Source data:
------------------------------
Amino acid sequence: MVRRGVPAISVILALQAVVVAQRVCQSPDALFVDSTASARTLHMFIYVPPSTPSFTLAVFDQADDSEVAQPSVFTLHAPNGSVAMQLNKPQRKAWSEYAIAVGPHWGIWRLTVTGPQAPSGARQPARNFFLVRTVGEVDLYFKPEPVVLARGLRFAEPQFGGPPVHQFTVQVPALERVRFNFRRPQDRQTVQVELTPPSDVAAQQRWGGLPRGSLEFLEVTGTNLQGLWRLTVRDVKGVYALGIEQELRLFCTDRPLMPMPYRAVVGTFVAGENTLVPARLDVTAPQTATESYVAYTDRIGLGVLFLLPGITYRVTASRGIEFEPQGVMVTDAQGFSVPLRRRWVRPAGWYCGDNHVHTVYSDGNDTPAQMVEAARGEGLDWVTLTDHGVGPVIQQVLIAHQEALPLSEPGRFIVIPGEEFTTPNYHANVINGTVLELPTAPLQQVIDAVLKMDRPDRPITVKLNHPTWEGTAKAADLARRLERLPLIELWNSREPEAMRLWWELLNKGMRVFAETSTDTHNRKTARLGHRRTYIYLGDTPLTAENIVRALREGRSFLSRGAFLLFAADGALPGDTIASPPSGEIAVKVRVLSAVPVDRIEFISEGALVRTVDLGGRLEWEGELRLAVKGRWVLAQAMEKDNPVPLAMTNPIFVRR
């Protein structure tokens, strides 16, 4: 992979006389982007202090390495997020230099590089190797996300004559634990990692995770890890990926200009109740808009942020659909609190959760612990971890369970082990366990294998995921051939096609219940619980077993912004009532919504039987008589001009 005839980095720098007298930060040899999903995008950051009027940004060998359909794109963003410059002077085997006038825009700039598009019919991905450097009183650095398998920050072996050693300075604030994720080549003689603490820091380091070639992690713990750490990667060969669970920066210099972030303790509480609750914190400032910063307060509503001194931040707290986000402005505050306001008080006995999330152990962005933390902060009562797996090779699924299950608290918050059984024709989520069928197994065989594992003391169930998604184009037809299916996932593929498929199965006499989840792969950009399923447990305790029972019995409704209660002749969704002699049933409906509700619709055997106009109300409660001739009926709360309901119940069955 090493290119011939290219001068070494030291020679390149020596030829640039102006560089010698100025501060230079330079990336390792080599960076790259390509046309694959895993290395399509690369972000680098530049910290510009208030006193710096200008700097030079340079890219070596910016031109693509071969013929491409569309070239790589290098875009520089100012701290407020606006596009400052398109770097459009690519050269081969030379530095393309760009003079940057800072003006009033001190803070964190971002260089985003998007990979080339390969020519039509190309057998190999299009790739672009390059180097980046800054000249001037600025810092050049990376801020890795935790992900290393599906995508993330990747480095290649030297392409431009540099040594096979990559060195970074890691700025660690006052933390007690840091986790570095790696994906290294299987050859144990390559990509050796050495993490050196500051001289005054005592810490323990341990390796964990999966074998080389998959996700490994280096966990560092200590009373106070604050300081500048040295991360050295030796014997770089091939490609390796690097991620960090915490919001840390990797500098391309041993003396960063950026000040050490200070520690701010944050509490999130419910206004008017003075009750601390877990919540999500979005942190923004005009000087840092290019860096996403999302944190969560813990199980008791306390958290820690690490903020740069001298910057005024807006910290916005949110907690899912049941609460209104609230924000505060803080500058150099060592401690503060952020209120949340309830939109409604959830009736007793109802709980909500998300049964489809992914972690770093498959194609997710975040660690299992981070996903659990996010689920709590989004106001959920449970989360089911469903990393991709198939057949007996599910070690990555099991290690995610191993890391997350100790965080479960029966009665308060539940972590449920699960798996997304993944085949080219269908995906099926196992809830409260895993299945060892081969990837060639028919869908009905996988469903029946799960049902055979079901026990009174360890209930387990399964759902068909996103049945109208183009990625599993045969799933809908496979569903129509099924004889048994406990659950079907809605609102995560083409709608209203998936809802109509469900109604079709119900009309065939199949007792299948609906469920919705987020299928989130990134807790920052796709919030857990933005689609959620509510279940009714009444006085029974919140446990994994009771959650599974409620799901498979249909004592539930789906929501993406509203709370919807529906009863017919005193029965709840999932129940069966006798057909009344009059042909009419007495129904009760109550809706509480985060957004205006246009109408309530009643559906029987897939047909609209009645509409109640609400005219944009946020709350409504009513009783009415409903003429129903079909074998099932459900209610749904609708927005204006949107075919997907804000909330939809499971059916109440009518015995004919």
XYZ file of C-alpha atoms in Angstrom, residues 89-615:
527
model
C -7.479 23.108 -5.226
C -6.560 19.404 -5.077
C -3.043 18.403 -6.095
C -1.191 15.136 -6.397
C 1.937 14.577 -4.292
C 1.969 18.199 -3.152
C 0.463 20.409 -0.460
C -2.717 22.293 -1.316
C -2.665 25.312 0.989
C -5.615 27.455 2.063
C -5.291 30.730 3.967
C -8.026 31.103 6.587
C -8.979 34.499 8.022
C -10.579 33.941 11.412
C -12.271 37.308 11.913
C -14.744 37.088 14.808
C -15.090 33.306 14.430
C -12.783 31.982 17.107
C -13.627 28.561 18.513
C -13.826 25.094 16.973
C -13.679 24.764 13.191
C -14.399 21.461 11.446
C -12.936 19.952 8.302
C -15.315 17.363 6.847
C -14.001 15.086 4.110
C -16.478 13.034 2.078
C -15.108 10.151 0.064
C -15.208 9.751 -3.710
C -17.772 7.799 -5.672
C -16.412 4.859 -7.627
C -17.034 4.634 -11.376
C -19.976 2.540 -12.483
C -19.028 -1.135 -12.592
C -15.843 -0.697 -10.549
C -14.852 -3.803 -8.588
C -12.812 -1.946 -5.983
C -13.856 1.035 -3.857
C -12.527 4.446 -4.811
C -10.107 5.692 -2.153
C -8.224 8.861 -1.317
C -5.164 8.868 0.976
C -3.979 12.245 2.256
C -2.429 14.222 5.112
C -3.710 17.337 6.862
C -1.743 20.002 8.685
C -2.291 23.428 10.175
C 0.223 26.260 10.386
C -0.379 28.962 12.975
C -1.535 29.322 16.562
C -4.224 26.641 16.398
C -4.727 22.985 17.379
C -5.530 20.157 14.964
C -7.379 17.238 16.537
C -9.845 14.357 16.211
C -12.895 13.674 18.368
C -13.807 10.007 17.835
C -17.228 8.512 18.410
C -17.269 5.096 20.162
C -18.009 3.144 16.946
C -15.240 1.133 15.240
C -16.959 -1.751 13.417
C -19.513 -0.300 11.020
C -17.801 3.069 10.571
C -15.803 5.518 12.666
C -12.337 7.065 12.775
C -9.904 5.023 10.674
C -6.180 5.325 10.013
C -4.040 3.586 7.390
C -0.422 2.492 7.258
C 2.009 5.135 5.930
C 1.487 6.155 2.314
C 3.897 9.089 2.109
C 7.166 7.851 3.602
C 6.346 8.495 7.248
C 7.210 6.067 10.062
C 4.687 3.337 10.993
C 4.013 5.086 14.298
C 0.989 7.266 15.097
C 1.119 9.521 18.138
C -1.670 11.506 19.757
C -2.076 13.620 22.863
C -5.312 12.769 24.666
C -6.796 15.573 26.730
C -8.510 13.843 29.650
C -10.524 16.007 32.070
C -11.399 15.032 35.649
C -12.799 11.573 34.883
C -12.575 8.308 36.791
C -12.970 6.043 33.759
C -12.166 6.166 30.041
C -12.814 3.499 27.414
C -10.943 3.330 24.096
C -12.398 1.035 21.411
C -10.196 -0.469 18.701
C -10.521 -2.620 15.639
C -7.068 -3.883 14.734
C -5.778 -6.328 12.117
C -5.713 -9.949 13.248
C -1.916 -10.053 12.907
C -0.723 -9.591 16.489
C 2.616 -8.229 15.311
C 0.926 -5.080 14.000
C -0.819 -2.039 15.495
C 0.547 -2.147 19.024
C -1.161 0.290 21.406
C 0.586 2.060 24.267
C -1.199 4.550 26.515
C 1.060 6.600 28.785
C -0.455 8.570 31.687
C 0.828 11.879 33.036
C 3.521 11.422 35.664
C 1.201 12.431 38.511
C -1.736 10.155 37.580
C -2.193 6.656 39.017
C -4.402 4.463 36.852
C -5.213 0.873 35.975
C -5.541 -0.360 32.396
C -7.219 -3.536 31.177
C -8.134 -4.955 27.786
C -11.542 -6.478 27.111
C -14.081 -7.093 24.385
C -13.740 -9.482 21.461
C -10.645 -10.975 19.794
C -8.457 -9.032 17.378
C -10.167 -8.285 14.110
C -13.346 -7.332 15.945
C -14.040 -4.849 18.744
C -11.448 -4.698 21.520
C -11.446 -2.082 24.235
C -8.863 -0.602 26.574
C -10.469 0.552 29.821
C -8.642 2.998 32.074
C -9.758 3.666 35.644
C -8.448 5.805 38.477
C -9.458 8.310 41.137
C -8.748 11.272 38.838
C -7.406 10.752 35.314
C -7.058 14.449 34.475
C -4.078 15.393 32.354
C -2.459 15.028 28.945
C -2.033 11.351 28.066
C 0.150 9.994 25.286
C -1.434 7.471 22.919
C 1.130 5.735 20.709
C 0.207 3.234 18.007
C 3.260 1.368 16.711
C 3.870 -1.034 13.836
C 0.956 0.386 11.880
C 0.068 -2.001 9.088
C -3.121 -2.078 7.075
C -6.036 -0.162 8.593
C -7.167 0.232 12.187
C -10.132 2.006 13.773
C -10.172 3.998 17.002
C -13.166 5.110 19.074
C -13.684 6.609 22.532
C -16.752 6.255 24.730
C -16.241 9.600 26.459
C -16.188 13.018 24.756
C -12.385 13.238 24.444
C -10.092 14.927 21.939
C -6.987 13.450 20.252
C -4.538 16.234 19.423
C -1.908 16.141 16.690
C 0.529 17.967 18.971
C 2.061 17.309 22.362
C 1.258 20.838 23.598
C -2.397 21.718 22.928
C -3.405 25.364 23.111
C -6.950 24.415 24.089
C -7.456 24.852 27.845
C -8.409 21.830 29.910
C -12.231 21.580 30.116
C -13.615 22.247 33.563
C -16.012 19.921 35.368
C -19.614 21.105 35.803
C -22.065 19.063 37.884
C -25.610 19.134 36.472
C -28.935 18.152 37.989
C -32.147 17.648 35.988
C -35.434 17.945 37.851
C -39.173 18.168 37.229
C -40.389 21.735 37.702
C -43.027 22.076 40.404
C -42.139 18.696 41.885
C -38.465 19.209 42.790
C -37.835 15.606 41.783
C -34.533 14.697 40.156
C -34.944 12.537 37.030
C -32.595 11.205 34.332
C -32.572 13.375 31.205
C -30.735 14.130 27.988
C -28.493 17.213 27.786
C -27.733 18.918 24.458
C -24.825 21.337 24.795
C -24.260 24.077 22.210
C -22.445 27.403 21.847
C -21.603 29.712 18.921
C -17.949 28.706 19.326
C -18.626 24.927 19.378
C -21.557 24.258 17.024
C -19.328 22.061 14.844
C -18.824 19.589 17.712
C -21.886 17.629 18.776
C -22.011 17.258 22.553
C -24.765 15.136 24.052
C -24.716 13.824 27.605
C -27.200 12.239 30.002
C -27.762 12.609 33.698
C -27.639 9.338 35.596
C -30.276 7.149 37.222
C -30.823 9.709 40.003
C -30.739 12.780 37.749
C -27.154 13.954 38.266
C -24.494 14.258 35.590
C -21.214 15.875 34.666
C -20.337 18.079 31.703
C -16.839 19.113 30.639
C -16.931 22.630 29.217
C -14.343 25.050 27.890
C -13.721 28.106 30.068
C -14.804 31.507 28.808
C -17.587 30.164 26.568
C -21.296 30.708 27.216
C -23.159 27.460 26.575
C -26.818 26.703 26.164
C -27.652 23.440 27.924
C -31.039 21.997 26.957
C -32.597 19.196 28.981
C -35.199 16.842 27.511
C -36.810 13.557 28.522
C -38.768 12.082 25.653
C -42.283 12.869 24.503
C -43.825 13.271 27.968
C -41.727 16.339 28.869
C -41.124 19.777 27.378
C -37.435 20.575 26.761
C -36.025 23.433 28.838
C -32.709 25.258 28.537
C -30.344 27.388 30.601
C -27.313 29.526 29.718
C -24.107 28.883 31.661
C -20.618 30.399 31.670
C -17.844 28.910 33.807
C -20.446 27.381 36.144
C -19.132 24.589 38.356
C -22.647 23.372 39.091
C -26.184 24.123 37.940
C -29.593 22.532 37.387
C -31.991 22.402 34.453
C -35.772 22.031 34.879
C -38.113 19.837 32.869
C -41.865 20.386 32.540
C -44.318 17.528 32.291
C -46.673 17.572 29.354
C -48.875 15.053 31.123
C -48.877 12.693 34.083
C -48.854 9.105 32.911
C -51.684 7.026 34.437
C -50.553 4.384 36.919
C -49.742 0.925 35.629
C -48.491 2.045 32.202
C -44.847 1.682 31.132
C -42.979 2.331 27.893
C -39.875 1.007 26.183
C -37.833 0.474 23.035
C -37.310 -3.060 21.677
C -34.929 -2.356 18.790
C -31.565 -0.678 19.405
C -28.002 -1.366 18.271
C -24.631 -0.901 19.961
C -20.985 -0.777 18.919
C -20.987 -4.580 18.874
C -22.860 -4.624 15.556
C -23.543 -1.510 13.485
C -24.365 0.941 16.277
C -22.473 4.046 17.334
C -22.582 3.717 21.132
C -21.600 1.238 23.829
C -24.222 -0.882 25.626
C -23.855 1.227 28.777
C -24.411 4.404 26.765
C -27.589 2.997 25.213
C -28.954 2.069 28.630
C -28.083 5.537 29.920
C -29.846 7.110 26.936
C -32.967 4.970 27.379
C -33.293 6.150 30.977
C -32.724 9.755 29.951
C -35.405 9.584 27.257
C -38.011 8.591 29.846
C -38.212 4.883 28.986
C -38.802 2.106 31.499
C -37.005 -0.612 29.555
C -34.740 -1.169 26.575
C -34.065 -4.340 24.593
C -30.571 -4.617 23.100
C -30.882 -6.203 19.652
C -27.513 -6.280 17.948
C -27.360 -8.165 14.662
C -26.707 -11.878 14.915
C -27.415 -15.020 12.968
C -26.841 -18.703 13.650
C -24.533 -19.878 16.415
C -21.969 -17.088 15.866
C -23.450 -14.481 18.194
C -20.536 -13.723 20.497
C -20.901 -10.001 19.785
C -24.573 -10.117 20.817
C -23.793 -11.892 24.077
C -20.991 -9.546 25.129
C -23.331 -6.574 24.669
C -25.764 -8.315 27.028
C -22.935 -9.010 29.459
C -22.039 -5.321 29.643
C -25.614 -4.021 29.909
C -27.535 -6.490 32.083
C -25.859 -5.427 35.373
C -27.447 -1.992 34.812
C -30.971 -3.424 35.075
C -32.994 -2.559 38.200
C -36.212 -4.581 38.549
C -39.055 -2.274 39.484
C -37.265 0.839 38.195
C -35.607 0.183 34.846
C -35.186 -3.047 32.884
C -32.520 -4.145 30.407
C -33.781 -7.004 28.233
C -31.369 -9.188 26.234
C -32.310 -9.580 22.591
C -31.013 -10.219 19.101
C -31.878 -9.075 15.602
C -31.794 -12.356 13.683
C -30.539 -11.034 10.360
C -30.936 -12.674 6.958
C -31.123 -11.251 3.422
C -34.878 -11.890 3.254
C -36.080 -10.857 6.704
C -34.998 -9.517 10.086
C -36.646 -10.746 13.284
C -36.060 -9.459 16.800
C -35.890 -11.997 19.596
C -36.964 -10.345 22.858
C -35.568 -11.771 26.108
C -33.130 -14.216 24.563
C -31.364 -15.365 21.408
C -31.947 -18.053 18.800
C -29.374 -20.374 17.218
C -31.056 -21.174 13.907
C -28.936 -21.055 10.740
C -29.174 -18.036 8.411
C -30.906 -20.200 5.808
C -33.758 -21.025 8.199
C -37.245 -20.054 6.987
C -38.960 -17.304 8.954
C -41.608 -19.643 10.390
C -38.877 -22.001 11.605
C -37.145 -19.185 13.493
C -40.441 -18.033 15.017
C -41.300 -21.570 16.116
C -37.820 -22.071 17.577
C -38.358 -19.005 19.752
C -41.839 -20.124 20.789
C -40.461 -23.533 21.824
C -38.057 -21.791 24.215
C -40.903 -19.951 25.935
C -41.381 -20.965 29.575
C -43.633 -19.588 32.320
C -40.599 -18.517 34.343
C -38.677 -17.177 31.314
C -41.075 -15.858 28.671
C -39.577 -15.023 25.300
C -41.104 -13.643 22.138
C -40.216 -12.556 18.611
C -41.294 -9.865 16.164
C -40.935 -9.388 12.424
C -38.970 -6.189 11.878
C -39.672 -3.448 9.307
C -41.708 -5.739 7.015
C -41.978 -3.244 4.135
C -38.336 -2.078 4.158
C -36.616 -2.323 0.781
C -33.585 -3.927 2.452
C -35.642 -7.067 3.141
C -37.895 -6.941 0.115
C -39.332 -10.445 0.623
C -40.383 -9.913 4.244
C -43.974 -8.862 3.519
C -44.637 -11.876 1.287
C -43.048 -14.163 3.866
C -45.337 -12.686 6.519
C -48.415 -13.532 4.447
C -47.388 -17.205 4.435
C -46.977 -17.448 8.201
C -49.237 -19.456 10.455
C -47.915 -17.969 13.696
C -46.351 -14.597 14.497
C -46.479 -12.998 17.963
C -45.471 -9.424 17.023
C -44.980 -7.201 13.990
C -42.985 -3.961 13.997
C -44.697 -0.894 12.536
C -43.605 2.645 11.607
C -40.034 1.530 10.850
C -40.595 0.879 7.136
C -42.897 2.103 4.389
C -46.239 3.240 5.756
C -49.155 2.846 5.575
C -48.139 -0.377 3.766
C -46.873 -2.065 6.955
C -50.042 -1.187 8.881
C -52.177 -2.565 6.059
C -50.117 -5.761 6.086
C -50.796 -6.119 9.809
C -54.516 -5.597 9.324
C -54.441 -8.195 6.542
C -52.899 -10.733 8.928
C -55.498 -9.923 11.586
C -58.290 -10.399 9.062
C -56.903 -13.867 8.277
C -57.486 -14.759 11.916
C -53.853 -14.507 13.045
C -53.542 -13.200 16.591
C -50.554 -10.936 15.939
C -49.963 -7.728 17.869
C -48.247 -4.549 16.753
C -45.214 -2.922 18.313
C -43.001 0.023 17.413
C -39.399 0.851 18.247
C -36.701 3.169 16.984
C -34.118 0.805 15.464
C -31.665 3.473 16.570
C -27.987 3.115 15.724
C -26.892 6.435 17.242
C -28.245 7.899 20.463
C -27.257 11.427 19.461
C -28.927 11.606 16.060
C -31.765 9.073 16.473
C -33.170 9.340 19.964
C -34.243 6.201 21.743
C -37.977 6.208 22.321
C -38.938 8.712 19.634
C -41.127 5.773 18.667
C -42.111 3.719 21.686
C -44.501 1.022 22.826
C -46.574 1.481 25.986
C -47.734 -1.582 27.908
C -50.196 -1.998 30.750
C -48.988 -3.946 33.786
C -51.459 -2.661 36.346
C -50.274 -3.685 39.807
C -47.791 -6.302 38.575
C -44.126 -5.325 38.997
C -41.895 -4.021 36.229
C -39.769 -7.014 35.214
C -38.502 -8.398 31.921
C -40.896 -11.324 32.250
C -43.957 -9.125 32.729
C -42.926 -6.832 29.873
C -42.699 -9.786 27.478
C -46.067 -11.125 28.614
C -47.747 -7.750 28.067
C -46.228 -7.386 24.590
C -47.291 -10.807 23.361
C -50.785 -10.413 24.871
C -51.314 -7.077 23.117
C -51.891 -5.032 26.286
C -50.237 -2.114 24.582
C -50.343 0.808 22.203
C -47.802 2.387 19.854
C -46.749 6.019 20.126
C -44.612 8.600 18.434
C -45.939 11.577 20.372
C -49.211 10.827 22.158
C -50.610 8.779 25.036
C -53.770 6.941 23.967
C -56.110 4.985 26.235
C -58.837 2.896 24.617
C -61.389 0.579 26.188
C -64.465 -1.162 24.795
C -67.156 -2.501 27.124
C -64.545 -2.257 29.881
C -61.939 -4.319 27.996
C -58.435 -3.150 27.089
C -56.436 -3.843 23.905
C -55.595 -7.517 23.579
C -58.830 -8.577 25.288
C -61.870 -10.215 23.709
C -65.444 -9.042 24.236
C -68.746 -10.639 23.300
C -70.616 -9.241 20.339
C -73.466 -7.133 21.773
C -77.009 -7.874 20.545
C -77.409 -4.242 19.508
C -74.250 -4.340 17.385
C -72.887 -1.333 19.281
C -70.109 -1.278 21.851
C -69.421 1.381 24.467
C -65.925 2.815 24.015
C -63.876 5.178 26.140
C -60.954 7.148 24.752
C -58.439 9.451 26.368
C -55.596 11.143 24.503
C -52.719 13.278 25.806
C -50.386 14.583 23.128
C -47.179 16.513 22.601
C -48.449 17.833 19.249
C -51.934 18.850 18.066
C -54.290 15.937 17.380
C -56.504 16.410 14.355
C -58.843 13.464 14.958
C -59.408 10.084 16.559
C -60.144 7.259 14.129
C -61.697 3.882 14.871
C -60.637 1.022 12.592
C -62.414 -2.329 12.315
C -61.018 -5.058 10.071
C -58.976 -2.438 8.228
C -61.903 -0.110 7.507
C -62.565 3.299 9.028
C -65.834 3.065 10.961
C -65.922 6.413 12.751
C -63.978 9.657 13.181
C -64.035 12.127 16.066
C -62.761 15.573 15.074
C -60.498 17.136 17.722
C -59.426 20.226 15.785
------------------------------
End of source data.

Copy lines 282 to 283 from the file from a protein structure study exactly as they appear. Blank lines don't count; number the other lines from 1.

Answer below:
C -22.473 4.046 17.334
C -22.582 3.717 21.132